Miles 7 and 9 brought more water and Gatorade, and I was on my last package of Gu when I finally reached mile 10. Miles 8.5 until then were a nice break from the hills. Because I had been feeling so strong during the entire race, I thought I could really dig in and get more speed out of me on the home stretch between miles 10 and 13. But once I got there, my knees and legs felt less good, and my hips were beginning to feel a little sore too. Also, we were back to an uphill climb, which at times, was pretty significant. I thought I better focus on what I have been doing instead of trying to push for more speed.

Mile 11 came and I still felt reasonably good. There were many spectators on the side of the road because we were back in a developed area. At one point, a little boy, maybe 6 years old, ran alongside me. I took my headphones out to hear what he was saying, which was “Don’t give up, less than two miles left!” He high-fived me with a huge inflatable baseball glove and off he went to the next person.

Finally, there was mile 12. I was still determined to finish strong and really ramp up the speed, but my legs were heavy and even the shortest hill was making me work a lot harder. Again, I had to focus on just keeping it up rather than pushing beyond my current speed. I began to think in songs: less than three songs and I’m there. I also allowed myself to envision the sweet moment of crossing the finish line with Dave there and hugging him in relief to be done.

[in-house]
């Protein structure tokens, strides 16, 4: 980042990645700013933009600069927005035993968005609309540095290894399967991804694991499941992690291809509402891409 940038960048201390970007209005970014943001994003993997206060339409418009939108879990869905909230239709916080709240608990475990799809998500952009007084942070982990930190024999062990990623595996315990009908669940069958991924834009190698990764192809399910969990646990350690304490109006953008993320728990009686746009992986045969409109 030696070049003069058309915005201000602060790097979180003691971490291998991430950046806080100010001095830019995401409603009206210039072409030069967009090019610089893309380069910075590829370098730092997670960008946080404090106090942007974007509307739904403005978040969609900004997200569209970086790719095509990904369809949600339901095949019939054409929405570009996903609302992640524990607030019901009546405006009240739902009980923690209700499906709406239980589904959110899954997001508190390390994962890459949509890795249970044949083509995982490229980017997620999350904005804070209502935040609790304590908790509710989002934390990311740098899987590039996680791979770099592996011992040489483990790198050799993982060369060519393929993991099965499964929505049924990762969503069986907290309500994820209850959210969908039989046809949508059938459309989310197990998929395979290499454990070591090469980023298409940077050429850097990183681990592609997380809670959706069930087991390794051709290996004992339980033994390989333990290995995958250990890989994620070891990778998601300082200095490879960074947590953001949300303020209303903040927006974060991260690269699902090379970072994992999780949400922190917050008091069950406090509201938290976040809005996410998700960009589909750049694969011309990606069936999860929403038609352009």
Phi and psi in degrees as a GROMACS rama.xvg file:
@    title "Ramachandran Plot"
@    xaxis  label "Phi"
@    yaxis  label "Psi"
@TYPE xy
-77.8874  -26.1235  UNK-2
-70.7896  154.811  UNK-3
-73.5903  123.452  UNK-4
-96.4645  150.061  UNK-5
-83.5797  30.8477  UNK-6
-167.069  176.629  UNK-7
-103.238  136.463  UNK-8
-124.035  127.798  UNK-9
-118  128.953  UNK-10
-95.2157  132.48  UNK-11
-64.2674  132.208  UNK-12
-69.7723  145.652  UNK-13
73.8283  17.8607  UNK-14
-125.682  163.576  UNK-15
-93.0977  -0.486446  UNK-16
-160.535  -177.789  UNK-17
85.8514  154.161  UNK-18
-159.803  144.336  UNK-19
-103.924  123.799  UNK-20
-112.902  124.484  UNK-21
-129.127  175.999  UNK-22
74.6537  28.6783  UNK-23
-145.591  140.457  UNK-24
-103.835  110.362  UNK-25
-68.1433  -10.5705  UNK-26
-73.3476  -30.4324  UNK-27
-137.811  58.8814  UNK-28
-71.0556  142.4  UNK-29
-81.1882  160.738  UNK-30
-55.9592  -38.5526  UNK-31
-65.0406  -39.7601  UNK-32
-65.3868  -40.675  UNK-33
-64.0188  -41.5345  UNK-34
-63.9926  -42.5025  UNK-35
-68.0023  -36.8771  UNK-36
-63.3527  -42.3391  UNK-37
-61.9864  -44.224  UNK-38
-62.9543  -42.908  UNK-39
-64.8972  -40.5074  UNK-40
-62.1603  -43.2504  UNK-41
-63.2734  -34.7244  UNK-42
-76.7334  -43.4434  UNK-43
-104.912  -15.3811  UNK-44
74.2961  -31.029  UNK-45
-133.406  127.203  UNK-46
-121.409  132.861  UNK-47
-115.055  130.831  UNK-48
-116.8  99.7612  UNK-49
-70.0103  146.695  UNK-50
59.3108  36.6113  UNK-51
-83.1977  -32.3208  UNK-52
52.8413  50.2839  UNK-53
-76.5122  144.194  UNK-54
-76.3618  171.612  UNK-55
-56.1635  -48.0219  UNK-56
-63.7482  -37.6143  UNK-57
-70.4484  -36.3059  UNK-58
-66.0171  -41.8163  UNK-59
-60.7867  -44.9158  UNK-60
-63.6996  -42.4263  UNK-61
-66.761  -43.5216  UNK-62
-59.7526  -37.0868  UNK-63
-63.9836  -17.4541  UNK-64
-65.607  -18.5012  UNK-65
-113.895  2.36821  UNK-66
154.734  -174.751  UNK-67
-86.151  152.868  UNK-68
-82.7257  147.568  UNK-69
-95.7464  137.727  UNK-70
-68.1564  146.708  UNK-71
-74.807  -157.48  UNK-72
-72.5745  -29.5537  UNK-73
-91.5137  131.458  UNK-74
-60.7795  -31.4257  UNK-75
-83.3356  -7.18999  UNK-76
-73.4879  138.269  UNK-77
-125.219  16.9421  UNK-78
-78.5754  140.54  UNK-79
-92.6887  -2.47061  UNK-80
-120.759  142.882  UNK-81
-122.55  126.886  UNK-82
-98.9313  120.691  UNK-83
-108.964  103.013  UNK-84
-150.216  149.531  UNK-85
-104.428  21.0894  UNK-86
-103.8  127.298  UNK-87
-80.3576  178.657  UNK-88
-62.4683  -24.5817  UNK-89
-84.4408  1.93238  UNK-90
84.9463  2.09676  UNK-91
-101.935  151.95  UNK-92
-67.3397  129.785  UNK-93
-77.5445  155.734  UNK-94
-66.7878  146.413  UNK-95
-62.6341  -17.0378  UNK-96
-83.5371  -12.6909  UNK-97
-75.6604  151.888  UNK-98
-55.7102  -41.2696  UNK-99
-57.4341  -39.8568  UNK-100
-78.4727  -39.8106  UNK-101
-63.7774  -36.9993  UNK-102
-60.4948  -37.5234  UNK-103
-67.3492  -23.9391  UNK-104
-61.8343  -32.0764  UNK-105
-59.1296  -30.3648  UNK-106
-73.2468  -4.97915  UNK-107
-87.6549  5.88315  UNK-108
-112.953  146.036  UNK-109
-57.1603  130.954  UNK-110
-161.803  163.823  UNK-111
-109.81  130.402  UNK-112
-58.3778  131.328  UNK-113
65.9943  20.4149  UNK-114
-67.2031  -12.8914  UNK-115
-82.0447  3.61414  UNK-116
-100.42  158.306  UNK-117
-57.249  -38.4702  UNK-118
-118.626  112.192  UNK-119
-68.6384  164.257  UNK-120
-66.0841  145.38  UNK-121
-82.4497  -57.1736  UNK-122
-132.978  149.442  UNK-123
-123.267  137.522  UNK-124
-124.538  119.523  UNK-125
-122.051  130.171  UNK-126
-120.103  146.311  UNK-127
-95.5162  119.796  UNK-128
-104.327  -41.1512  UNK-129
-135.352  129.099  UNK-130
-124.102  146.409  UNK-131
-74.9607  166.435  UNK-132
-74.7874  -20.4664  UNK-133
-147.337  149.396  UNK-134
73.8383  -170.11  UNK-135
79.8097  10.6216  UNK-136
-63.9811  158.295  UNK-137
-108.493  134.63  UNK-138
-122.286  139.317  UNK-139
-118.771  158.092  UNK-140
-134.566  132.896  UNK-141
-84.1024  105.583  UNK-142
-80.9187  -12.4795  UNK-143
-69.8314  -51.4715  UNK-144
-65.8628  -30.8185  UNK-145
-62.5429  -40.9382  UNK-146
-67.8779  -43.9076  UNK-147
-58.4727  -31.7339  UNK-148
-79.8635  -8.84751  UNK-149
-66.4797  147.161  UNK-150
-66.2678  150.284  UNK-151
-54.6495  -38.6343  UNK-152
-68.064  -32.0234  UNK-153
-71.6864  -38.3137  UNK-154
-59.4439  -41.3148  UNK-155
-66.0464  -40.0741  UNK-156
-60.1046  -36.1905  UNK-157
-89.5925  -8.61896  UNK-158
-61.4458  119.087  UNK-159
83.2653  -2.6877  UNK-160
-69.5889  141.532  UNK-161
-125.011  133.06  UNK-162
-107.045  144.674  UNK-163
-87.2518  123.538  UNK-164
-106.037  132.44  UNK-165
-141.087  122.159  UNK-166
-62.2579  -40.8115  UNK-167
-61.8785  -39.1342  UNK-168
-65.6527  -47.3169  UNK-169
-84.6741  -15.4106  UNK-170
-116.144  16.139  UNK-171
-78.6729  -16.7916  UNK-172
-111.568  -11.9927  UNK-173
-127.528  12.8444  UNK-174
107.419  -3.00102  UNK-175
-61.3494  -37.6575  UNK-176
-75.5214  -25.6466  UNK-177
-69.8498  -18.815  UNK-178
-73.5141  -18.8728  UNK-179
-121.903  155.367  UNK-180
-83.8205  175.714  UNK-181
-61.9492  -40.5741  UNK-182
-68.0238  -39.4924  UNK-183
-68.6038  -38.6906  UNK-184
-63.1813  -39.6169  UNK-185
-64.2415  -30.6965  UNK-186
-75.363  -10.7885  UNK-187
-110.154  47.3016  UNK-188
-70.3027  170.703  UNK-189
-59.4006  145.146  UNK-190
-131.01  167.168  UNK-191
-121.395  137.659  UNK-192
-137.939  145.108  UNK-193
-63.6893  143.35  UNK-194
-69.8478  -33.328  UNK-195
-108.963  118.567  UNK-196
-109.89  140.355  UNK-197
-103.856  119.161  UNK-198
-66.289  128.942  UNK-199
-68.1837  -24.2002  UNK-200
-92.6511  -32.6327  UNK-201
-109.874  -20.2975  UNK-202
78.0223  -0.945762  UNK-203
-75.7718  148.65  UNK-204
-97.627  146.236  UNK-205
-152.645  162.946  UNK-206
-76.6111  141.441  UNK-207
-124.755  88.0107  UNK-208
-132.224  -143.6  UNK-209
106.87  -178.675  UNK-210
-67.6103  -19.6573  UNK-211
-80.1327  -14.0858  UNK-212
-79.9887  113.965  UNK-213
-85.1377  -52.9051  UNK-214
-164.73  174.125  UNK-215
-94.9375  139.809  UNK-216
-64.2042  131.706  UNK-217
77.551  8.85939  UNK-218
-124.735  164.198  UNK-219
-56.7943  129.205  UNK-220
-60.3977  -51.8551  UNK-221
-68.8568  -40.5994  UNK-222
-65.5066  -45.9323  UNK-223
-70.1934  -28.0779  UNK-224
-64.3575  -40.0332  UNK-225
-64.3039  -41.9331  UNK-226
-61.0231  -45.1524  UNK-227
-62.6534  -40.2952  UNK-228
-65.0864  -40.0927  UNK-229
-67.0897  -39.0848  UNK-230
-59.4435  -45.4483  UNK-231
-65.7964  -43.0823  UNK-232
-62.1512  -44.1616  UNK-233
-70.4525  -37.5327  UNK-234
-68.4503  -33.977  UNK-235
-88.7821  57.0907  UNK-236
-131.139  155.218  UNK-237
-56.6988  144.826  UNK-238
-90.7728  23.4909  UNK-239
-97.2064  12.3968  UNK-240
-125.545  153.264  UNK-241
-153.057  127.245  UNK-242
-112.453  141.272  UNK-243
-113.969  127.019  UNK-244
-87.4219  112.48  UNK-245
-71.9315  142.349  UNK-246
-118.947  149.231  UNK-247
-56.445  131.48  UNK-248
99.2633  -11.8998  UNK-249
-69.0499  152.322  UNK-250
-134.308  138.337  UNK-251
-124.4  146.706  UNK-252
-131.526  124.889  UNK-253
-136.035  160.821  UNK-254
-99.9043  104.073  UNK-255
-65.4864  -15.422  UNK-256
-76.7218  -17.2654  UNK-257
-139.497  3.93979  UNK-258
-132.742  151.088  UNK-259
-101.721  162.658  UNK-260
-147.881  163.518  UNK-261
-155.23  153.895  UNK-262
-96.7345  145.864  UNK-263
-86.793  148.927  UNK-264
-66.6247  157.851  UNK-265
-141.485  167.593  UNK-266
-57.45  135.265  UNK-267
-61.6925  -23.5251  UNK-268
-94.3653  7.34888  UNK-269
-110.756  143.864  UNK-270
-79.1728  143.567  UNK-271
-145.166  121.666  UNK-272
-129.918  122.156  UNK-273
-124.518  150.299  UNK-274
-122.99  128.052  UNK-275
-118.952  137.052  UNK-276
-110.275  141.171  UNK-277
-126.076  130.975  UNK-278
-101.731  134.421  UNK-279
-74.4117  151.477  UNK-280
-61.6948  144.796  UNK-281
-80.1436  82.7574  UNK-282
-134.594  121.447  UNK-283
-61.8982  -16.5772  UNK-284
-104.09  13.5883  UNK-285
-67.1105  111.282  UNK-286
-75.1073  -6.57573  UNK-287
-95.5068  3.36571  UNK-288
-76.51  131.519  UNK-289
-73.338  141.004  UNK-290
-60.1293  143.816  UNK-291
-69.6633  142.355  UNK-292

Sure enough, soon I was back at the village gate with the clock tower. Because the village is windy and the finish line was in the town center, I had to concentrate on arrows on the pavement and pointing arms from the volunteers to guide me. The song I picked to finish to was “One More Time” by Daft Punk, for the simple reason that I finished my 8-mile run to it last week and really liked the feel.

I turned around my last corner and there was the finish line. I think if I had been able to see it from farther away, I probably would have been able to pull off a more significant sprint. This way, I started sprinting about 30 seconds before the finish. The last stretch led across grass, back onto pavement, and through the finish gate.


Here I am! Dave took this photo before high-fiving me and greeting me with a big hug. I was so happy to be done. When I caught a glimpse of the time, I knew I broke my personal record, which was all I wanted. I decided my time was somewhere around 2:29 because I wasn’t able to start running right when they started due to the line, and I also took into consideration the cluster at the clock tower. My last half marathon two years ago was 2:31:45.

Side note: I know I’m a slow runner, but I really love the sport and I’m excited to work on my time. I’m going to focus on a 10k distance for the next few months and try to reach a solid 9 to 9.5 minute pace.

So anyway, I was thrilled about how the race went, especially considering the hills and the wind.


The medal featured a buggy and some runners running uphill. Very accurate.

I stretched and told Dave about all the details of the race before we headed over to the post-race buffet.


Not the greatest offering for a vegetarian, but Dave was happy to eat this at least. I had the orange slices and a small piece of Strudel. We stuck around a bit for the live music and ambiance, and then headed back to the hotel, so I could shower, eat, and stretch.

Around noon, feeling a little lightheaded, but clean, we headed back to the village because free beer was to be consumed and little shops to be explored!

To be continued…